I’ll be speaking in one of the sessions at the Serious Games Canada Summit in Montreal on November 27 & 28th. The focus of my contribution will be on modding in the classroom – that is to say, exploring some of the potentials, perils, and philosophical underpinnings of using in-game world- or scenario-builders. My perspective is drawn from my experience in distance and online education.
A fantastic example of what can be accomplished by adapting commercial, off-the-shelf games is discussed on Henry Jenkins blog – Revolution, a game set in one pivotal day during the American Revolution. Why mod rather than build?
“Our first decision was to forego coding Revolution from scratch and make it as a mod of an existing game. Using an existing engine enabled rapid prototyping and design. Using an existing engine also improved production quality – graphics and sound would already be at a level students would associate with professional games. Since many game companies offer modification tools to consumers for sharing new content, we wanted to explore the advantages of modding for developing serious games.
After much consideration, we settled on the Neverwinter Nights toolset. Neverwinter Nights is an RPG series for the PC that was specifically designed by its makers, Bioware Corp., to support modding projects. There was already a very robust culture of player-made NWN mods, which we could tap for inspiration and experience. We wanted to create a socially dynamic world where students would interact with both player-controlled and non-player-controlled characters, and NWN was built for character conversation, a feature we felt was crucial to the social world we wanted to model.”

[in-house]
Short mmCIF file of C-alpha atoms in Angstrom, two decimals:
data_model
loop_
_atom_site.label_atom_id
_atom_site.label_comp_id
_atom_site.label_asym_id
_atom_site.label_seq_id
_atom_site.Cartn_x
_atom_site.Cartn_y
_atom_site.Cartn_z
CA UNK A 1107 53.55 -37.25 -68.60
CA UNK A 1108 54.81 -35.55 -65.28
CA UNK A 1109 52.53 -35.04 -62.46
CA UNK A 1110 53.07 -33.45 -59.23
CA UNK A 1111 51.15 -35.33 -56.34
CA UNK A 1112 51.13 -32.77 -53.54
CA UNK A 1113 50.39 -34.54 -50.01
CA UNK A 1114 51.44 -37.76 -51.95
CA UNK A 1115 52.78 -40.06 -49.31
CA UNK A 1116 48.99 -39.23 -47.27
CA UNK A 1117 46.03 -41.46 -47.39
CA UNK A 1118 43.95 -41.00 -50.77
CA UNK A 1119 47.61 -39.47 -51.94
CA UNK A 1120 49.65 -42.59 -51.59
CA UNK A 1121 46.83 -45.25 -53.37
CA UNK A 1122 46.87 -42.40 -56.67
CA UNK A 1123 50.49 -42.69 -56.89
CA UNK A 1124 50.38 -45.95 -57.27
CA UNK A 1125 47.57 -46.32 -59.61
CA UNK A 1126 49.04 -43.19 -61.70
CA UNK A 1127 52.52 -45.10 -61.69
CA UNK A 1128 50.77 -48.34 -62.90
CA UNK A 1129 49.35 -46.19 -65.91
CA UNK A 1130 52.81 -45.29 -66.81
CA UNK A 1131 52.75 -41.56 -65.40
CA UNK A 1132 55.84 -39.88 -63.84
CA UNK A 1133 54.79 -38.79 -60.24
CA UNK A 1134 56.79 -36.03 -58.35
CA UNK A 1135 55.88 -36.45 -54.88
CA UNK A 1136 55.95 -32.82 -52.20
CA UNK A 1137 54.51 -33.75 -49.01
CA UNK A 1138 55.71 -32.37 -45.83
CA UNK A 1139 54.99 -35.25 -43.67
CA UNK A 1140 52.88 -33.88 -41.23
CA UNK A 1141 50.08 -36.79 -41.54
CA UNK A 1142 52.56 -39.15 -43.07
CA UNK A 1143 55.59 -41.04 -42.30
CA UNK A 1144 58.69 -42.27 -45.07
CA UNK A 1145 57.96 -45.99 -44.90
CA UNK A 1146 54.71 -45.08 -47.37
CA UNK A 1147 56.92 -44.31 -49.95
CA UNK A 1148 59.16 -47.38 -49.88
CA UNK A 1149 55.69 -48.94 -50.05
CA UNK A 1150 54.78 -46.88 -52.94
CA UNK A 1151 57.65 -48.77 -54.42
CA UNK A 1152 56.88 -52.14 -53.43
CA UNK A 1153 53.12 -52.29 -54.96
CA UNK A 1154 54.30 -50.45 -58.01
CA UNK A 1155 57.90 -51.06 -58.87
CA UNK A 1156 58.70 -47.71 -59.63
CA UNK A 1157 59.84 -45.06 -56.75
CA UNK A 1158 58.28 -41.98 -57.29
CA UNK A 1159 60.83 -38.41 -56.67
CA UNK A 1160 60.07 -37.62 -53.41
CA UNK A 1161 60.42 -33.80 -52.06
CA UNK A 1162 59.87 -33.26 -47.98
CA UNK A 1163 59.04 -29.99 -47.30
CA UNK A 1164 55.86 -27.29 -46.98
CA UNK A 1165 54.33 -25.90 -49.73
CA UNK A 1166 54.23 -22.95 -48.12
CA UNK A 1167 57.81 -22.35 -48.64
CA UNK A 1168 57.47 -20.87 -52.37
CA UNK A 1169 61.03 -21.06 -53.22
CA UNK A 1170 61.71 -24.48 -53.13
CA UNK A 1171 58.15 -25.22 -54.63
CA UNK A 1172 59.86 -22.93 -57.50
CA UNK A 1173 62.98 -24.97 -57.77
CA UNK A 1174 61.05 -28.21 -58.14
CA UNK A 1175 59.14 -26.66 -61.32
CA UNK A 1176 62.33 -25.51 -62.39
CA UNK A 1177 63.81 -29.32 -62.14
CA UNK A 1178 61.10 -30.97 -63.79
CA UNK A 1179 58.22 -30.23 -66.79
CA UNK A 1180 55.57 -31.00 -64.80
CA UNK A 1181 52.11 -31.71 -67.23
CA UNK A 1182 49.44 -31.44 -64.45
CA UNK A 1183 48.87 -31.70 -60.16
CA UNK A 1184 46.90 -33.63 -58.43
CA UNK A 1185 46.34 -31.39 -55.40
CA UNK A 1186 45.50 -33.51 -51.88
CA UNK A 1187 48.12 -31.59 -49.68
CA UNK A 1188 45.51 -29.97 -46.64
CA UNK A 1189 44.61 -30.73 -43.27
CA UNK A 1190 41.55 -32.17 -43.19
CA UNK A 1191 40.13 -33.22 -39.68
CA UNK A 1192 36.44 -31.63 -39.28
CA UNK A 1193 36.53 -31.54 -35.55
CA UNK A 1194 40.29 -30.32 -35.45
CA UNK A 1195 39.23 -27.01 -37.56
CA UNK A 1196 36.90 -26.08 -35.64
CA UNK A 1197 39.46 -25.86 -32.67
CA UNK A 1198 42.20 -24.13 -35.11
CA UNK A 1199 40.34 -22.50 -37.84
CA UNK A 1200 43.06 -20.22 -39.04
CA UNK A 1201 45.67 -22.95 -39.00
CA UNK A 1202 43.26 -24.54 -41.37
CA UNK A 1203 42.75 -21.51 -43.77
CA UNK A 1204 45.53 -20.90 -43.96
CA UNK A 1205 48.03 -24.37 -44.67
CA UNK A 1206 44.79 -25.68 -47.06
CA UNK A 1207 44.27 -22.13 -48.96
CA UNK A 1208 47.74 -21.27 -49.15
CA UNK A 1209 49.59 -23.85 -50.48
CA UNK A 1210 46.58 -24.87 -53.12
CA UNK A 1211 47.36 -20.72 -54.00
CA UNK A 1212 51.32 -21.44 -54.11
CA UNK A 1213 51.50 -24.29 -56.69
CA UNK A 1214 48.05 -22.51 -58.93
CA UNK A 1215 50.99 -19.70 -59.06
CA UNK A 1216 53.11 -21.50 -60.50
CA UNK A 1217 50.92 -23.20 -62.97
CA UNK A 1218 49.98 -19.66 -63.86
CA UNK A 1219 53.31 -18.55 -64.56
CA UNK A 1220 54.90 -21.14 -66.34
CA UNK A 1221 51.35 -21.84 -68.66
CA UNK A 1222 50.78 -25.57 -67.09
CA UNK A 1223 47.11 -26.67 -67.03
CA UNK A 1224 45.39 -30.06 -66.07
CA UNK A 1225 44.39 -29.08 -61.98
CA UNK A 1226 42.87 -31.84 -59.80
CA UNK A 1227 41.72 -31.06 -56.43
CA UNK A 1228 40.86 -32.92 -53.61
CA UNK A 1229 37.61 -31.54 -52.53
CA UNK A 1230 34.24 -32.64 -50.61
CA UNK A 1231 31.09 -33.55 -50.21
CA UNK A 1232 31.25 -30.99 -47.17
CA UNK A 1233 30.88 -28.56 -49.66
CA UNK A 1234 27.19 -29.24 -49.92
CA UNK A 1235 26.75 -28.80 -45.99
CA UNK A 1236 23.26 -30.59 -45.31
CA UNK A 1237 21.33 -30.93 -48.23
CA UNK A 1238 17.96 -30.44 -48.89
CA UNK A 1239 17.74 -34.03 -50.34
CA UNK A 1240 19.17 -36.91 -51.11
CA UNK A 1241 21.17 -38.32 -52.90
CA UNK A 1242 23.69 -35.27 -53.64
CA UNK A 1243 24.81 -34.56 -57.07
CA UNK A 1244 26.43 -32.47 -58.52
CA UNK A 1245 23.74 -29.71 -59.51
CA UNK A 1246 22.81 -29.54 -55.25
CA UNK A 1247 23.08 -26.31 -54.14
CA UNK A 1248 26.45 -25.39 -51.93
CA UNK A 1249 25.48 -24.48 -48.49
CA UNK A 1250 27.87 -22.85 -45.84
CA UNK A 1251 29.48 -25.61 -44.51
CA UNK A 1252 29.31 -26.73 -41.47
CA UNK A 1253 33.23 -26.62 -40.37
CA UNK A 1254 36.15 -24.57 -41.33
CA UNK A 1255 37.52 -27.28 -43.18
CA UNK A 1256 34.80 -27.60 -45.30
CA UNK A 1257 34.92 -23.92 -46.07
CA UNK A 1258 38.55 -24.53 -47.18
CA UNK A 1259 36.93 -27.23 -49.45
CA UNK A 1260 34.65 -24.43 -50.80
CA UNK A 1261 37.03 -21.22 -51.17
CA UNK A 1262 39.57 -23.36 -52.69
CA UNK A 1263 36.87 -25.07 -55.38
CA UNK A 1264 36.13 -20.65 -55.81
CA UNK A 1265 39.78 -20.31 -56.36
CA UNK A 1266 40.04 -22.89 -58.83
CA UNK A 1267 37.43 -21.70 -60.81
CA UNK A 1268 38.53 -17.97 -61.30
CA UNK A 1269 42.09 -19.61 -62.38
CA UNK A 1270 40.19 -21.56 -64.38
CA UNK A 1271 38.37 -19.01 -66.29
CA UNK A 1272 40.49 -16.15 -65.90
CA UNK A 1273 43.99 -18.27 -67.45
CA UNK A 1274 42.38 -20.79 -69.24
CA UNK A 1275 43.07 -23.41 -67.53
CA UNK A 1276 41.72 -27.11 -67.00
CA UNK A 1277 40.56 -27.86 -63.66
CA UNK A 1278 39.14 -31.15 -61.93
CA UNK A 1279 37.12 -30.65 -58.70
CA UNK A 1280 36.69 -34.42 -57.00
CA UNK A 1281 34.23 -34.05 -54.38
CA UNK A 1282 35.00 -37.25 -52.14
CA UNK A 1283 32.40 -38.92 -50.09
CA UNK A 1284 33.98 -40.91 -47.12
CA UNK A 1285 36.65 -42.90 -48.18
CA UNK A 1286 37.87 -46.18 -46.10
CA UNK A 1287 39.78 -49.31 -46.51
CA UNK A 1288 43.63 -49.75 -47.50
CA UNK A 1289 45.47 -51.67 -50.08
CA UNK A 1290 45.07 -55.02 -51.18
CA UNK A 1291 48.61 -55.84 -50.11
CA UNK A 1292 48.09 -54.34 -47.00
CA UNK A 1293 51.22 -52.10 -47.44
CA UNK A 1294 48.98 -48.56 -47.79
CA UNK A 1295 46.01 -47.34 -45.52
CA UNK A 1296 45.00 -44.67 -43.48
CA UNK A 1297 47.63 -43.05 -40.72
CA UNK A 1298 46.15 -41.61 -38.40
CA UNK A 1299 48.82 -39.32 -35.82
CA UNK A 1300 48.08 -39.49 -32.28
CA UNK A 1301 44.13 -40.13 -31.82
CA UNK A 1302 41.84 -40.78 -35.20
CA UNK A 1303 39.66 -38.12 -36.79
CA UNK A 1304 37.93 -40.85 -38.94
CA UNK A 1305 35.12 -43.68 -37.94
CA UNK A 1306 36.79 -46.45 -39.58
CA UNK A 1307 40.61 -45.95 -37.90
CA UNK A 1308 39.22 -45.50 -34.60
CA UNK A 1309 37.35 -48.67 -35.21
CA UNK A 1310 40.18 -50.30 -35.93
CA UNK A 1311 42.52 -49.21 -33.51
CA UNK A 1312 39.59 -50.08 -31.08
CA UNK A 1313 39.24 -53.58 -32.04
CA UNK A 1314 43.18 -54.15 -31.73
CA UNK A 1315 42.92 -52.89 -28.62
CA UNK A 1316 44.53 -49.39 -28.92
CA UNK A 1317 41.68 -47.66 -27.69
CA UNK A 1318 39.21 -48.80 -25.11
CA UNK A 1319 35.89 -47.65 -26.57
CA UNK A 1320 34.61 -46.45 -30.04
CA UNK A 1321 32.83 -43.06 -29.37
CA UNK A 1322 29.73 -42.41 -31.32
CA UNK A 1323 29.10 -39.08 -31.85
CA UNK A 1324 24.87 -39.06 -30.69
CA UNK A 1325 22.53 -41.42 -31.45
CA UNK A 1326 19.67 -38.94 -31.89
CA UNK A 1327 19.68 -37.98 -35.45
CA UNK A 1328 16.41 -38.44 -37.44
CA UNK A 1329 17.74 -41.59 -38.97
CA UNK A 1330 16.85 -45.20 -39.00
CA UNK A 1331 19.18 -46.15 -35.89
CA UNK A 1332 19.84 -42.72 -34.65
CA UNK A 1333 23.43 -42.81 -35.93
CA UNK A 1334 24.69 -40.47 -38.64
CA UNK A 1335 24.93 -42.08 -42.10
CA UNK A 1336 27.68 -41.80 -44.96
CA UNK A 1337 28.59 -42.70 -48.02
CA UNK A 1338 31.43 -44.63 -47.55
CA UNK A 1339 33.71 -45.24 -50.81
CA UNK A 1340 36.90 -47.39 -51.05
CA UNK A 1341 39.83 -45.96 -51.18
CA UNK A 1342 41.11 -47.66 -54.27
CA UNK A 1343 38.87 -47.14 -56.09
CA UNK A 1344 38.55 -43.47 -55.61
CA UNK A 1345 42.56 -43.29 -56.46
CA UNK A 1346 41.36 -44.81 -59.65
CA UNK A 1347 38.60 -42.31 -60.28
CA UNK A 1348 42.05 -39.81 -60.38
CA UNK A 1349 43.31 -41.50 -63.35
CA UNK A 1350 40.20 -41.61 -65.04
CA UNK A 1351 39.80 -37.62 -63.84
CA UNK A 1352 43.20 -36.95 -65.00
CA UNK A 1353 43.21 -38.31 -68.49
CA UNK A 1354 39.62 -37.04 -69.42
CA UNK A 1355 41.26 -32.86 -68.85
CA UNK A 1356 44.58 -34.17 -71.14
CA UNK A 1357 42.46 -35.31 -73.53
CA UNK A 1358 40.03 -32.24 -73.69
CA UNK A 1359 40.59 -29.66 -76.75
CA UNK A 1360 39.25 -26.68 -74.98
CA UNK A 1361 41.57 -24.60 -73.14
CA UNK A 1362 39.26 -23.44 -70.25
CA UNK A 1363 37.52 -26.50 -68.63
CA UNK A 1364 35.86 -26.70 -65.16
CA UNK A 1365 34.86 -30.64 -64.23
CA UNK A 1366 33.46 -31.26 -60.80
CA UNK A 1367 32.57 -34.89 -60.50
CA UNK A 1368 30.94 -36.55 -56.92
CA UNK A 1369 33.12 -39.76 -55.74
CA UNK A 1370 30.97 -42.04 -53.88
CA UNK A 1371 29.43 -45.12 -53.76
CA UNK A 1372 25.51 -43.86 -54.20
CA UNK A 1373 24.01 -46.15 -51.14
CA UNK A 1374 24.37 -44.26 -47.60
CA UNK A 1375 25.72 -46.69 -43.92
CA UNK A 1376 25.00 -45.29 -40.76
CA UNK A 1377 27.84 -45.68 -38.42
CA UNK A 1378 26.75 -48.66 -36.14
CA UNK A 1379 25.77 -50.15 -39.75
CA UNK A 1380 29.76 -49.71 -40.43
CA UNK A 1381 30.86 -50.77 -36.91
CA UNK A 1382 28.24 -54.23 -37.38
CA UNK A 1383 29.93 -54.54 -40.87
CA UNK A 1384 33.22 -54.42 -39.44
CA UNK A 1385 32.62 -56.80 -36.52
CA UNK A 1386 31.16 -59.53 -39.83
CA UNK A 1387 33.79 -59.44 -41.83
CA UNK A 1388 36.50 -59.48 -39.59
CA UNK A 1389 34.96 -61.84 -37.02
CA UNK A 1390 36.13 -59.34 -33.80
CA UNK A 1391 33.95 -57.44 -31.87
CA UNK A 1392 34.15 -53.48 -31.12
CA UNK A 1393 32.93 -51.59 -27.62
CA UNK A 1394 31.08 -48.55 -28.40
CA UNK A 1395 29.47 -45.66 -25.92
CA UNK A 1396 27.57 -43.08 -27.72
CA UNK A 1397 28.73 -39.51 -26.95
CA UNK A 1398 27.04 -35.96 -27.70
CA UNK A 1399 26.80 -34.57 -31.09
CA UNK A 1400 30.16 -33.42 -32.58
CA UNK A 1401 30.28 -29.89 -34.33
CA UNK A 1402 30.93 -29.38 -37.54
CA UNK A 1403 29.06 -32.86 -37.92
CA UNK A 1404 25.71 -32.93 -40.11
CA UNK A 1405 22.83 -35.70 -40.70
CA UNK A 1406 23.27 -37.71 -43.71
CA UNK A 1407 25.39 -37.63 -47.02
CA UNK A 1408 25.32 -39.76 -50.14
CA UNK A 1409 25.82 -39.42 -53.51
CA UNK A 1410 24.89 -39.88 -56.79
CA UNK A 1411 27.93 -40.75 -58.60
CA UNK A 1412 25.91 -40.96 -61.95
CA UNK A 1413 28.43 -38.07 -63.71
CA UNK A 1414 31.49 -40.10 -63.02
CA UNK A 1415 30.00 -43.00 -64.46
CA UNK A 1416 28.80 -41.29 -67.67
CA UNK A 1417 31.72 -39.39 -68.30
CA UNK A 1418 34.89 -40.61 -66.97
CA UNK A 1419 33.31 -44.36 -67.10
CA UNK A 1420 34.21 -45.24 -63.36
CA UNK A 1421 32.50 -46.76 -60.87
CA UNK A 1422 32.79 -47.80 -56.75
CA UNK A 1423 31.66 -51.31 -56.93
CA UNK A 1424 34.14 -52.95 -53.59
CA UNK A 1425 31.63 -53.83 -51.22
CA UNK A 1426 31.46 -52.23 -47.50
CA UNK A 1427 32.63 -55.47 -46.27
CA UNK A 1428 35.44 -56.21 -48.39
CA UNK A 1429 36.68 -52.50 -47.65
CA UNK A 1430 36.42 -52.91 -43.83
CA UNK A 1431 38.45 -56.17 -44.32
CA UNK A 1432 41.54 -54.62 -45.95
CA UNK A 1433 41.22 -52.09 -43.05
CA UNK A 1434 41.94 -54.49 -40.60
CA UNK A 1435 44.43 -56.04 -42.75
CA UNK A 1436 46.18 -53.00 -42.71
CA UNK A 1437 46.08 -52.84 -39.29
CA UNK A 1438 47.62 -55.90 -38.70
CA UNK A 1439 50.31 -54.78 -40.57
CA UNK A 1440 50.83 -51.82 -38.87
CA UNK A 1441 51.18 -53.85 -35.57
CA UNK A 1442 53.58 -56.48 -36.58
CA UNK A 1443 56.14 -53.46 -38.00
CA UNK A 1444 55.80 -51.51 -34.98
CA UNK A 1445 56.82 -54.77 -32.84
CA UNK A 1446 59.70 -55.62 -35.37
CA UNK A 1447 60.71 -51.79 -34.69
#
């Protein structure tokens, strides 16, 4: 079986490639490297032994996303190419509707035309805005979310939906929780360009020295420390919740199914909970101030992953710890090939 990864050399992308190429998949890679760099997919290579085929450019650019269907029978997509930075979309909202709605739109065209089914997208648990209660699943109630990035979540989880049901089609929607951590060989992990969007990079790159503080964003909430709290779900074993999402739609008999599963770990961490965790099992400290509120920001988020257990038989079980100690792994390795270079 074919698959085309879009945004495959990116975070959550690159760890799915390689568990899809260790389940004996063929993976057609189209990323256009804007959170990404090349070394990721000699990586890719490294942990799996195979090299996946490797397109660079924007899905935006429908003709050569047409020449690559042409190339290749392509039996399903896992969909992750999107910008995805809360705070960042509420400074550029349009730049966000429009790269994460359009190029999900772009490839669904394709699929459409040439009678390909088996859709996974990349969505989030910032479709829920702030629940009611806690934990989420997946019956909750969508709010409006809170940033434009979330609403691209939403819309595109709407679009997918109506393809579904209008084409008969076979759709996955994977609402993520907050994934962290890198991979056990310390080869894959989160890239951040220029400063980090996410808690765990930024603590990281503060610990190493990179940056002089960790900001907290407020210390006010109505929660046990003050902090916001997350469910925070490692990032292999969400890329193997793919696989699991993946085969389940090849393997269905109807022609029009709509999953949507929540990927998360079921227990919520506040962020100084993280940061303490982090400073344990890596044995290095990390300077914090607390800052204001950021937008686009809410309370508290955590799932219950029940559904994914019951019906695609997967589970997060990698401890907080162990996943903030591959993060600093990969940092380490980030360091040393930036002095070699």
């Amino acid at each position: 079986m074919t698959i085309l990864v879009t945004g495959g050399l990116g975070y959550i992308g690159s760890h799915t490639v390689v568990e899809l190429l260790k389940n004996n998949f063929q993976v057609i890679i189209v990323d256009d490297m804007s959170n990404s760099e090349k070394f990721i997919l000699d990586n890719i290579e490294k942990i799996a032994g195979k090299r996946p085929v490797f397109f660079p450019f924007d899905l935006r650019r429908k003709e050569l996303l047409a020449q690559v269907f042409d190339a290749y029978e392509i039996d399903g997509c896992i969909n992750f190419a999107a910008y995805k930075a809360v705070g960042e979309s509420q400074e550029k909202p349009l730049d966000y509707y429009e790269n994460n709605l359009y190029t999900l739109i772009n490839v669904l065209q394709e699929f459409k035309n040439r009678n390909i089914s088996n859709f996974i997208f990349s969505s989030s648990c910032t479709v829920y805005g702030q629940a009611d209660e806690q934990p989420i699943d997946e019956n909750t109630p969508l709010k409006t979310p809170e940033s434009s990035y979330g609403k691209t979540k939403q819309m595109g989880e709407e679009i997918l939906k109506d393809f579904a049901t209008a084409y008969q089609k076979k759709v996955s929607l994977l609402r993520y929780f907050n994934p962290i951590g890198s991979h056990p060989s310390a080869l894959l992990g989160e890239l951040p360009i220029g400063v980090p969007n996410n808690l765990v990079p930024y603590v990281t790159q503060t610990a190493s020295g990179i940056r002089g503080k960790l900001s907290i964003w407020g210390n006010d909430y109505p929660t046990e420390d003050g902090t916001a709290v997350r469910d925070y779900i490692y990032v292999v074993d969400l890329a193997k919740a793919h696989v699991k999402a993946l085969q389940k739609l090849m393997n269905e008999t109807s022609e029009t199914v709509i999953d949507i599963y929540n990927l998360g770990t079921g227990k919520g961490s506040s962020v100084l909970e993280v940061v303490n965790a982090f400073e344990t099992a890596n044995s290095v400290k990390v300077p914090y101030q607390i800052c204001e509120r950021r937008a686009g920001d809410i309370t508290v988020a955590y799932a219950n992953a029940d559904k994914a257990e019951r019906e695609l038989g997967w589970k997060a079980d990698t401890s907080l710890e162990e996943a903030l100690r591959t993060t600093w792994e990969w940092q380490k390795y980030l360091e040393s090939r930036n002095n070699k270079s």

The other two panelists in the session are Kevin Kee and Richard Levy (participants list).
“Kevin is Canada Research Chair of Digital Humanities, Associate Professor, Brock University, and Adjunct Professor, McGill University. He was a Director and Project Director at the National Film Board of Canada from 1999-2002, where he lead various productions, one of which received Honor able Mention at the 2002 International New Media Awards. As a university-based researcher and developer, he has lead numerous productions, including: A Journey to the Past: A Quebec Village in 1890.
Richard Levy is a Professor of Planning and Urban Design at The University of Calgary, where he serves as the Planning Director (Chairman) for the Planning Program. Since 1996, Dr. Levy has also served as Director of Computing for the Faculty of EVDS. Dr. Levy is a founding member of the Virtual Reality Lab. Dr. Levy speaks at international and national conferences in the fields of virtual reality, 3D imaging, education, archaeology and planning. His published work appears in journals such as Internet Archaeology, IEEE MultiMedia, Journal of Visual Studies, and Plan Canada. “